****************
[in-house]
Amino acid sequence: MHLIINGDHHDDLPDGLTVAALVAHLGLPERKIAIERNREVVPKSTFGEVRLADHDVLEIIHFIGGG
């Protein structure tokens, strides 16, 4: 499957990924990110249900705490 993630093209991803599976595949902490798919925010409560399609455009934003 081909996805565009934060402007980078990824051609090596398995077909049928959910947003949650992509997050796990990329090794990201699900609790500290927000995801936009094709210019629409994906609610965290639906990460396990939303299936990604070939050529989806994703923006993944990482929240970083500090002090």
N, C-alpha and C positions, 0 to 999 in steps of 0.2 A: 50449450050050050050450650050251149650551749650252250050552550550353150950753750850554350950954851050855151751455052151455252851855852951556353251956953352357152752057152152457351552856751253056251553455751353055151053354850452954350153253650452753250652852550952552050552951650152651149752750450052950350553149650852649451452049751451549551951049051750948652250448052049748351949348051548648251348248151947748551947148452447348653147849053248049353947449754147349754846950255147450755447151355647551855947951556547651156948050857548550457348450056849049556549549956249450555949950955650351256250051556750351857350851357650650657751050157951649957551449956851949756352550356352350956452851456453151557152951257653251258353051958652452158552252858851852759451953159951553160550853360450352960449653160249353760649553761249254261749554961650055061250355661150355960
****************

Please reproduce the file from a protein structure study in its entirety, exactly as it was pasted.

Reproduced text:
[in-house]
Amino acid sequence: MHLIINGDHHDDLPDGLTVAALVAHLGLPERKIAIERNREVVPKSTFGEVRLADHDVLEIIHFIGGG
């Protein structure tokens, strides 16, 4: 499957990924990110249900705490 993630093209991803599976595949902490798919925010409560399609455009934003 081909996805565009934060402007980078990824051609090596398995077909049928959910947003949650992509997050796990990329090794990201699900609790500290927000995801936009094709210019629409994906609610965290639906990460396990939303299936990604070939050529989806994703923006993944990482929240970083500090002090």
N, C-alpha and C positions, 0 to 999 in steps of 0.2 A: 50449450050050050050450650050251149650551749650252250050552550550353150950753750850554350950954851050855151751455052151455252851855852951556353251956953352357152752057152152457351552856751253056251553455751353055151053354850452954350153253650452753250652852550952552050552951650152651149752750450052950350553149650852649451452049751451549551951049051750948652250448052049748351949348051548648251348248151947748551947148452447348653147849053248049353947449754147349754846950255147450755447151355647551855947951556547651156948050857548550457348450056849049556549549956249450555949950955650351256250051556750351857350851357650650657751050157951649957551449956851949756352550356352350956452851456453151557152951257653251258353051958652452158552252858851852759451953159951553160550853360450352960449653160249353760649553761249254261749554961650055061250355661150355960